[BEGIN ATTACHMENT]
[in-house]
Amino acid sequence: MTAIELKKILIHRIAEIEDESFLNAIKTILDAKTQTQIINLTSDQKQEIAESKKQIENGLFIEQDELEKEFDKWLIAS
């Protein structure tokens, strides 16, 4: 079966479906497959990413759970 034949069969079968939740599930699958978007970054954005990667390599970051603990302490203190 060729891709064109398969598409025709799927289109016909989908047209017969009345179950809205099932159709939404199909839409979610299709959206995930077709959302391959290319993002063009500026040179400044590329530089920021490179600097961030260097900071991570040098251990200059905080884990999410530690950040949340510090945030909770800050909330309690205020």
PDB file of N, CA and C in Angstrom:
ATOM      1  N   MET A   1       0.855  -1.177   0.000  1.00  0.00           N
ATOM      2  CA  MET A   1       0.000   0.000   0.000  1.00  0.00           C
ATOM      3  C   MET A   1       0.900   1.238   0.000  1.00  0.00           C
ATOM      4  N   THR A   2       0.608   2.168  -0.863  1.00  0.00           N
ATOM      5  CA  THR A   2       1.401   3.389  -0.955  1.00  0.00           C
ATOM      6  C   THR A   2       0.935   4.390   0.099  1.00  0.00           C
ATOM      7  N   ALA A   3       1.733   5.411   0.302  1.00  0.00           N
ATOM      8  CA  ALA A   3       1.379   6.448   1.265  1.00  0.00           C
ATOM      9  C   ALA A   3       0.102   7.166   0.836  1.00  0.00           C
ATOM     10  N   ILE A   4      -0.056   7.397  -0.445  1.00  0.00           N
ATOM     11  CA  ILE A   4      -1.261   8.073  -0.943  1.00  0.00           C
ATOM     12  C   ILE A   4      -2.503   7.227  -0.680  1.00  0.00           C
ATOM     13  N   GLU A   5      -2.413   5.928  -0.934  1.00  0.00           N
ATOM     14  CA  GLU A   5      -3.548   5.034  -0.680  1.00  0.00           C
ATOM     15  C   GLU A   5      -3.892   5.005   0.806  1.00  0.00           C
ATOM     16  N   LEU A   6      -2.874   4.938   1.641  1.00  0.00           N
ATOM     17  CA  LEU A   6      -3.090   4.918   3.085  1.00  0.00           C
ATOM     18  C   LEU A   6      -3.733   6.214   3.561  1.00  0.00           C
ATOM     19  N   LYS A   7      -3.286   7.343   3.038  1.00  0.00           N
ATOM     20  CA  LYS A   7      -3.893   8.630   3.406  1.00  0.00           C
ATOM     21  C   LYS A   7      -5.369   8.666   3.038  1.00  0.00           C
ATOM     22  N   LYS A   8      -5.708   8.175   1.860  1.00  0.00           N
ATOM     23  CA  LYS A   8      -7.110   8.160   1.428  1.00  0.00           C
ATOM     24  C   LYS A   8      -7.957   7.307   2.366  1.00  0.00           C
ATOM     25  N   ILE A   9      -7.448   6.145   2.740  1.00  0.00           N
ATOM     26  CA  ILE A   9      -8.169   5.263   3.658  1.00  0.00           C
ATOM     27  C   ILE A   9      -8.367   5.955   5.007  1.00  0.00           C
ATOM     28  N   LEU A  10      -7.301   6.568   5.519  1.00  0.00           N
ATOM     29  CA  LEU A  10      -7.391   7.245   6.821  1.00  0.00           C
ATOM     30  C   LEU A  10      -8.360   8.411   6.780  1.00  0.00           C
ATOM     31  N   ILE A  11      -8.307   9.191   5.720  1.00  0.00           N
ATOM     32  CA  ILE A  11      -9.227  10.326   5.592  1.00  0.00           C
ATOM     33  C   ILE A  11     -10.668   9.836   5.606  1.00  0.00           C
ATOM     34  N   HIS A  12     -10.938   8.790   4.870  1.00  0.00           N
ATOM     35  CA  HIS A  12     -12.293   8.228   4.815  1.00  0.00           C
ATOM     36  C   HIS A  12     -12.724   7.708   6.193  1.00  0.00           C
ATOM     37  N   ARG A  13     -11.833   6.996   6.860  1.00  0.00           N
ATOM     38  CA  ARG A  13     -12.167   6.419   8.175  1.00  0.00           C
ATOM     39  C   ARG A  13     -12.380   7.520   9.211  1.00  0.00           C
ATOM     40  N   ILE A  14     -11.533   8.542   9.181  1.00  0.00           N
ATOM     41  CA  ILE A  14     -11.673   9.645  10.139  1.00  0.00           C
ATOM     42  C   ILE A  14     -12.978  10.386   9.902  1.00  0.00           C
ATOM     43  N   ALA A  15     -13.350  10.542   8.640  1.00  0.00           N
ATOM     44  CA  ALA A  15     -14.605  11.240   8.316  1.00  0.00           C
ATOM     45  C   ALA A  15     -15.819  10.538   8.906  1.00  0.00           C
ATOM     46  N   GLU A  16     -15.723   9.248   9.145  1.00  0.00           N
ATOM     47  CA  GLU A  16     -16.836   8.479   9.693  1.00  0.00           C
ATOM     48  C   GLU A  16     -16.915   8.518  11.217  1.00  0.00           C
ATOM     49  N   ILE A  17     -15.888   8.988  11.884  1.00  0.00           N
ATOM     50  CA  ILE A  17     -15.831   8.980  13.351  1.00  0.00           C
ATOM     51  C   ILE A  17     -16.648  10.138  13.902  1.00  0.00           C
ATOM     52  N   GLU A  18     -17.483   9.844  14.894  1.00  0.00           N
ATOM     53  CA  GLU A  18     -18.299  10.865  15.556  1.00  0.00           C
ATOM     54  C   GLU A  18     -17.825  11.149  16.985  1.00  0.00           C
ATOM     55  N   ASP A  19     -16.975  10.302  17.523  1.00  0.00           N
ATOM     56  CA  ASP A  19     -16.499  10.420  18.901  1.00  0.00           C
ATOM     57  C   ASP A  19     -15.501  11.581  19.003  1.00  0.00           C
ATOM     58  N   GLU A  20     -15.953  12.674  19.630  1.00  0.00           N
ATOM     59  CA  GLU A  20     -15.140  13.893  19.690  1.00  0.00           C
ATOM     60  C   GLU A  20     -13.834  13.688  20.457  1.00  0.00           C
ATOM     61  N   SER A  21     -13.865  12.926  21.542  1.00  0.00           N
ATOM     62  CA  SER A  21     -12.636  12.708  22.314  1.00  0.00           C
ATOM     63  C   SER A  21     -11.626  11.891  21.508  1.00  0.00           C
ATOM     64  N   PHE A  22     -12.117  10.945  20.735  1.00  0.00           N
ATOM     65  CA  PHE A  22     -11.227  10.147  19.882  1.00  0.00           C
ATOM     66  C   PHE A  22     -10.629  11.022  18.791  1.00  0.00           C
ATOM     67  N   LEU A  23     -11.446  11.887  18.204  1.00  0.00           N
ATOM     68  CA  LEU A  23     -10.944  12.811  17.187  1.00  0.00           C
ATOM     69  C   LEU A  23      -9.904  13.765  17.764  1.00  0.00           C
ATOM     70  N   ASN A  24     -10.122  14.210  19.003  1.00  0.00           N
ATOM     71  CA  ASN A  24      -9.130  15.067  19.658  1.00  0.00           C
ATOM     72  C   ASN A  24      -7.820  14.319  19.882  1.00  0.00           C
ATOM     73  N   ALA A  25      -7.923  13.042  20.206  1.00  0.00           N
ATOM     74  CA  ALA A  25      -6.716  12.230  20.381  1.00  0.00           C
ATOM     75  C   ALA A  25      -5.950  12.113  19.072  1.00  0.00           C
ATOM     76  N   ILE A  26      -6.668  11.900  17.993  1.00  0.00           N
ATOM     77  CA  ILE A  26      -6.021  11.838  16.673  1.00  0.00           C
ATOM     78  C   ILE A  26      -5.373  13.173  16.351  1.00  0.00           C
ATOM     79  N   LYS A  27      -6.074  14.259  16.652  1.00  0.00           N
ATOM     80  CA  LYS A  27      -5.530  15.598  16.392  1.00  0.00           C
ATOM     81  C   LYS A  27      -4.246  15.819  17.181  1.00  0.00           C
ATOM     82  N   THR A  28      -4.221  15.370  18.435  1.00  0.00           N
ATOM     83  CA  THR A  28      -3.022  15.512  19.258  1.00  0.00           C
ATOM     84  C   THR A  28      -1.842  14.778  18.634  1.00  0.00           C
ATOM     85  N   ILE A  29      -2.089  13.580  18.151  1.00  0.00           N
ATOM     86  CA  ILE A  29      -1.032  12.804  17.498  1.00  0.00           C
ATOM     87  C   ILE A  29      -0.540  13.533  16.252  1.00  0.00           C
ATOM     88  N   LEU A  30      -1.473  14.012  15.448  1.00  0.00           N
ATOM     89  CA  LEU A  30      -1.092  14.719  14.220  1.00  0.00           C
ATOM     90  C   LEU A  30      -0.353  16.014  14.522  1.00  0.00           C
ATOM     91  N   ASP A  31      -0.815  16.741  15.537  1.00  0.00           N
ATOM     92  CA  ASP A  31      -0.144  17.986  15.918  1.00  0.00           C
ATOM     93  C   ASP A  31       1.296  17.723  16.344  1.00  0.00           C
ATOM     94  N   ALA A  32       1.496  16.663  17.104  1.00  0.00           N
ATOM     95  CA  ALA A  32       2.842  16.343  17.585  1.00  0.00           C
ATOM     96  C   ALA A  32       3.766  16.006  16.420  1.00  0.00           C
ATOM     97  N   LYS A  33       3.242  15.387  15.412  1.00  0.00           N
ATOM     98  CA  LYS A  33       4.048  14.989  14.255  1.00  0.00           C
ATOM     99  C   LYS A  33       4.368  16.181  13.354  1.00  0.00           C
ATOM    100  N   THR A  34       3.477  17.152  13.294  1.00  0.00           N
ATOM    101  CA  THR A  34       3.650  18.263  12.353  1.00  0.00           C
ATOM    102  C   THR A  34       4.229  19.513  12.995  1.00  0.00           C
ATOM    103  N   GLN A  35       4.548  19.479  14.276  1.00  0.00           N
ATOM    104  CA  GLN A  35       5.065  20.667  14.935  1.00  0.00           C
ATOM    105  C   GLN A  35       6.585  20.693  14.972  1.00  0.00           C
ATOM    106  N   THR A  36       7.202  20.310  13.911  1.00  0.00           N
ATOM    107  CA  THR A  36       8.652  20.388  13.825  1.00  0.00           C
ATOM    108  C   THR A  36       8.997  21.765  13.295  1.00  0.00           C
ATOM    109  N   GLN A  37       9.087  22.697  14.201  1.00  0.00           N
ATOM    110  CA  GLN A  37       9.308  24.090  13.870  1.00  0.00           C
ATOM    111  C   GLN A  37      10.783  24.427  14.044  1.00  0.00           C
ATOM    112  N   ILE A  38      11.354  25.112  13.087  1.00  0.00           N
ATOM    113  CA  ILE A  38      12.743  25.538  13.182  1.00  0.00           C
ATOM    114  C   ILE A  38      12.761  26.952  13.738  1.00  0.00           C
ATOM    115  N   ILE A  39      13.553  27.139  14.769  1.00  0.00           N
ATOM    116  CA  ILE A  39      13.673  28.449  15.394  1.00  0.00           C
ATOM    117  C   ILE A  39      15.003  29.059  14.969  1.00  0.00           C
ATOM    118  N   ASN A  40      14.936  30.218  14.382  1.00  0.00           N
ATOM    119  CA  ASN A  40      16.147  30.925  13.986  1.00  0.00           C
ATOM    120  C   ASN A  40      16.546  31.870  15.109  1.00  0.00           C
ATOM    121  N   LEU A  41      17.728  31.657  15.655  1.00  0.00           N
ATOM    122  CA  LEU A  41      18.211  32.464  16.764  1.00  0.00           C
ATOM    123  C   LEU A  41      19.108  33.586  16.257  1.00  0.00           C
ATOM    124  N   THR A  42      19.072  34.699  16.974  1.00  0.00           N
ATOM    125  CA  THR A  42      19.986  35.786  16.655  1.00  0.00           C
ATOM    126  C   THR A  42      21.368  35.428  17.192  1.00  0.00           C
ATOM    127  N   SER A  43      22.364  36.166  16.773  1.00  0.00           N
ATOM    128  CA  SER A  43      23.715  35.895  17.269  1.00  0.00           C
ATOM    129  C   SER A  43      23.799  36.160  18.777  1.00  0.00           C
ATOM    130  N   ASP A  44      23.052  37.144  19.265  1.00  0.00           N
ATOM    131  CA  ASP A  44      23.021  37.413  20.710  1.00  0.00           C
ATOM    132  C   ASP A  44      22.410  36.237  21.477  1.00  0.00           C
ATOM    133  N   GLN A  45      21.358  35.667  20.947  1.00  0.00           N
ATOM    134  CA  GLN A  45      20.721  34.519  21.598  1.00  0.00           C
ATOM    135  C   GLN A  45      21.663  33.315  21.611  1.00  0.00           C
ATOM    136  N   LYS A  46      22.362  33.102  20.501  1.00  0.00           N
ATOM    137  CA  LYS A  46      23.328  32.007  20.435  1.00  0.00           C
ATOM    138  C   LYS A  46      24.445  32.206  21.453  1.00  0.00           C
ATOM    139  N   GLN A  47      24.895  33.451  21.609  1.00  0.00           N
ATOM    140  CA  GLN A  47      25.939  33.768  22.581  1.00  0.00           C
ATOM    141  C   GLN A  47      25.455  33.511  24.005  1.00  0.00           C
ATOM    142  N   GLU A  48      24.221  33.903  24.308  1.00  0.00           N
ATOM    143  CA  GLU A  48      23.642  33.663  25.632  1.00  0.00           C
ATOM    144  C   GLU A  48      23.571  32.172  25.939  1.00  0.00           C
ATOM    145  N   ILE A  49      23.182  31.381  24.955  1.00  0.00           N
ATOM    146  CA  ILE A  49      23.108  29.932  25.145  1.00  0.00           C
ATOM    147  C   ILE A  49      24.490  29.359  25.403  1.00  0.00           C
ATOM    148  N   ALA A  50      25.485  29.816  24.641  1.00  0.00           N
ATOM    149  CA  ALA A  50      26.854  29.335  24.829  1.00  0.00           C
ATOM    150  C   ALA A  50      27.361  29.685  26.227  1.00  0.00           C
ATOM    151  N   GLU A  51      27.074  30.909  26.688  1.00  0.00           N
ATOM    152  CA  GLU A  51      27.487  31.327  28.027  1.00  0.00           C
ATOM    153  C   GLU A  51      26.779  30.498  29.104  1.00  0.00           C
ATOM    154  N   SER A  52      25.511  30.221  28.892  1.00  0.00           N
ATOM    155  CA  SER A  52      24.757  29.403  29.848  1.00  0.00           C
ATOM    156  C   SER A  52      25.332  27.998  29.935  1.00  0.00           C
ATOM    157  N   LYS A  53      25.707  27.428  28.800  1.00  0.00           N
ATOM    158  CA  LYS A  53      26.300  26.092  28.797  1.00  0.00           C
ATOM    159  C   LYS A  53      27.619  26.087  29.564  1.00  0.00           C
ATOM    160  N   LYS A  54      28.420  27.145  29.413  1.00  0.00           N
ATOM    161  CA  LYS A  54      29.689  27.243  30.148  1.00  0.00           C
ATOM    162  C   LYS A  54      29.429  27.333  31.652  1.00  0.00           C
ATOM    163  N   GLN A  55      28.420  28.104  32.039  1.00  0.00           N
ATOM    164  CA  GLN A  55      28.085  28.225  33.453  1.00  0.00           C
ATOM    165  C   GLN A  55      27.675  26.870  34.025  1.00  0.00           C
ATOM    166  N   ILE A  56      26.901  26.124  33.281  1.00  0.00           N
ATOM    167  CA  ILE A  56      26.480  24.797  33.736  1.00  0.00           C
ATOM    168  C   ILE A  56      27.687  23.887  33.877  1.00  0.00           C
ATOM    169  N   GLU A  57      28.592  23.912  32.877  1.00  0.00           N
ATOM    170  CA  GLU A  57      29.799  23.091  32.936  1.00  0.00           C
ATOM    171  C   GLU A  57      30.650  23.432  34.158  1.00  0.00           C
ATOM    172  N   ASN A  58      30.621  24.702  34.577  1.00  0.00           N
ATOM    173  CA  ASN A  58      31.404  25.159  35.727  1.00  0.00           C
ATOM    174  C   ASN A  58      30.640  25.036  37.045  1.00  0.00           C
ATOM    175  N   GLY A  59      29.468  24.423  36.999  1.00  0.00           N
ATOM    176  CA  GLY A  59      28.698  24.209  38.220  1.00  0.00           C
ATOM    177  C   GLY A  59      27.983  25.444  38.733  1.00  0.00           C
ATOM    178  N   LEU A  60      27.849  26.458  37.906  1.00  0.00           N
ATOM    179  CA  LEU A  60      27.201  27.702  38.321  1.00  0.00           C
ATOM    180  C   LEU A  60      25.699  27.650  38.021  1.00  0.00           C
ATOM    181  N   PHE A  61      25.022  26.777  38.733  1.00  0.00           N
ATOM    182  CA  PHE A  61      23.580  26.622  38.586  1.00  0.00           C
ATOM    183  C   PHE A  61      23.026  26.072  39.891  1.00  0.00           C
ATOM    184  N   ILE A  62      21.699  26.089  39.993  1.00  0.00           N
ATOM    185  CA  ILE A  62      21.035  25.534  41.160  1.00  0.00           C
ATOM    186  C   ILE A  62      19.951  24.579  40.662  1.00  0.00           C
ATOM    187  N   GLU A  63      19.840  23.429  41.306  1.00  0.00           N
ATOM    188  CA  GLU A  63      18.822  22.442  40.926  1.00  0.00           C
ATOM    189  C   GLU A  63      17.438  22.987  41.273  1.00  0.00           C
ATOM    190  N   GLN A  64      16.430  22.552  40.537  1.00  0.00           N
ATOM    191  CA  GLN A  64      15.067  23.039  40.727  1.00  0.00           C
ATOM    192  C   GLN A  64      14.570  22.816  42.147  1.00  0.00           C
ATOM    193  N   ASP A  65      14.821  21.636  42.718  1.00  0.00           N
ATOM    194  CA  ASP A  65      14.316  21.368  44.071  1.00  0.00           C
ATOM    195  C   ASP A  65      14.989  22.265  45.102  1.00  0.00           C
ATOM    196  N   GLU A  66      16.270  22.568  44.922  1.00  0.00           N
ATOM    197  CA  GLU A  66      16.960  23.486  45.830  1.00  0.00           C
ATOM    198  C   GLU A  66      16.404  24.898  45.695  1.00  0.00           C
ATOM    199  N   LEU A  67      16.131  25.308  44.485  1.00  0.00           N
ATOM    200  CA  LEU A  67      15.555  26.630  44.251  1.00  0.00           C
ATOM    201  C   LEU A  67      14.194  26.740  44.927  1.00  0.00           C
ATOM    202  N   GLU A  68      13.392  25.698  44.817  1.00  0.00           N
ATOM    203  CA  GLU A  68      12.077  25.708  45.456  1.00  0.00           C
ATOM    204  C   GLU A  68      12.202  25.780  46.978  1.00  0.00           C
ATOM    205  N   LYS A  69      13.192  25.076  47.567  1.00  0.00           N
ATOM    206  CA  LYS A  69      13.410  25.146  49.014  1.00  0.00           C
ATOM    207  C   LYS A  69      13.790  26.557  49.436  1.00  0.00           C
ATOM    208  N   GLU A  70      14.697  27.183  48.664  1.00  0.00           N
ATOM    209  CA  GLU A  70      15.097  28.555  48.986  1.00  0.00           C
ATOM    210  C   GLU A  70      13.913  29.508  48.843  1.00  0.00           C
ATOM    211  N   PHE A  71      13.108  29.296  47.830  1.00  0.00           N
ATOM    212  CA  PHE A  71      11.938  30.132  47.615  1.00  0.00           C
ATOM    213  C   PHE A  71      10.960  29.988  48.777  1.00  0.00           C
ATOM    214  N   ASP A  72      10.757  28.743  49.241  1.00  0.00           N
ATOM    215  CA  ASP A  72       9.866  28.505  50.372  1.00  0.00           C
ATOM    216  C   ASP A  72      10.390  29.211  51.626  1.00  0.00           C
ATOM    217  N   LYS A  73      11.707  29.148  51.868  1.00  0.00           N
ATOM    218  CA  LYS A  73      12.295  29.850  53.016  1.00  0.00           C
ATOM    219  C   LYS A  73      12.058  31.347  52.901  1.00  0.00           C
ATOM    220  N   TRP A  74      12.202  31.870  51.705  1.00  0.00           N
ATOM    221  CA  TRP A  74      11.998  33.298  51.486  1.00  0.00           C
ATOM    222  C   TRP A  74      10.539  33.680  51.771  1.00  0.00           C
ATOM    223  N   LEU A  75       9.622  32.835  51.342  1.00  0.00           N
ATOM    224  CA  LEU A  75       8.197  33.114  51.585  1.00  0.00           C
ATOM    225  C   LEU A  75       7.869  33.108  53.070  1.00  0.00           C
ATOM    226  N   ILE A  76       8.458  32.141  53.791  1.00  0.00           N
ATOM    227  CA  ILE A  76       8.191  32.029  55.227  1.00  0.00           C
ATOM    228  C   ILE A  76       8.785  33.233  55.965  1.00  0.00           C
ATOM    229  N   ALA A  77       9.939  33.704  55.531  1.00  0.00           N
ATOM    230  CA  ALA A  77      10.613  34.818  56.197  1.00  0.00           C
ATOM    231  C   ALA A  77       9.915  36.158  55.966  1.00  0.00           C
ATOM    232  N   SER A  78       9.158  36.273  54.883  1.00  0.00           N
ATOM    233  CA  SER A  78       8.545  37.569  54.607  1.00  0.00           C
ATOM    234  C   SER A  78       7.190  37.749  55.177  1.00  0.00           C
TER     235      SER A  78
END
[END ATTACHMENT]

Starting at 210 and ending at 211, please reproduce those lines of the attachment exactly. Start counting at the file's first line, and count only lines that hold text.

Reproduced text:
ATOM    206  CA  LYS A  69      13.410  25.146  49.014  1.00  0.00           C
ATOM    207  C   LYS A  69      13.790  26.557  49.436  1.00  0.00           C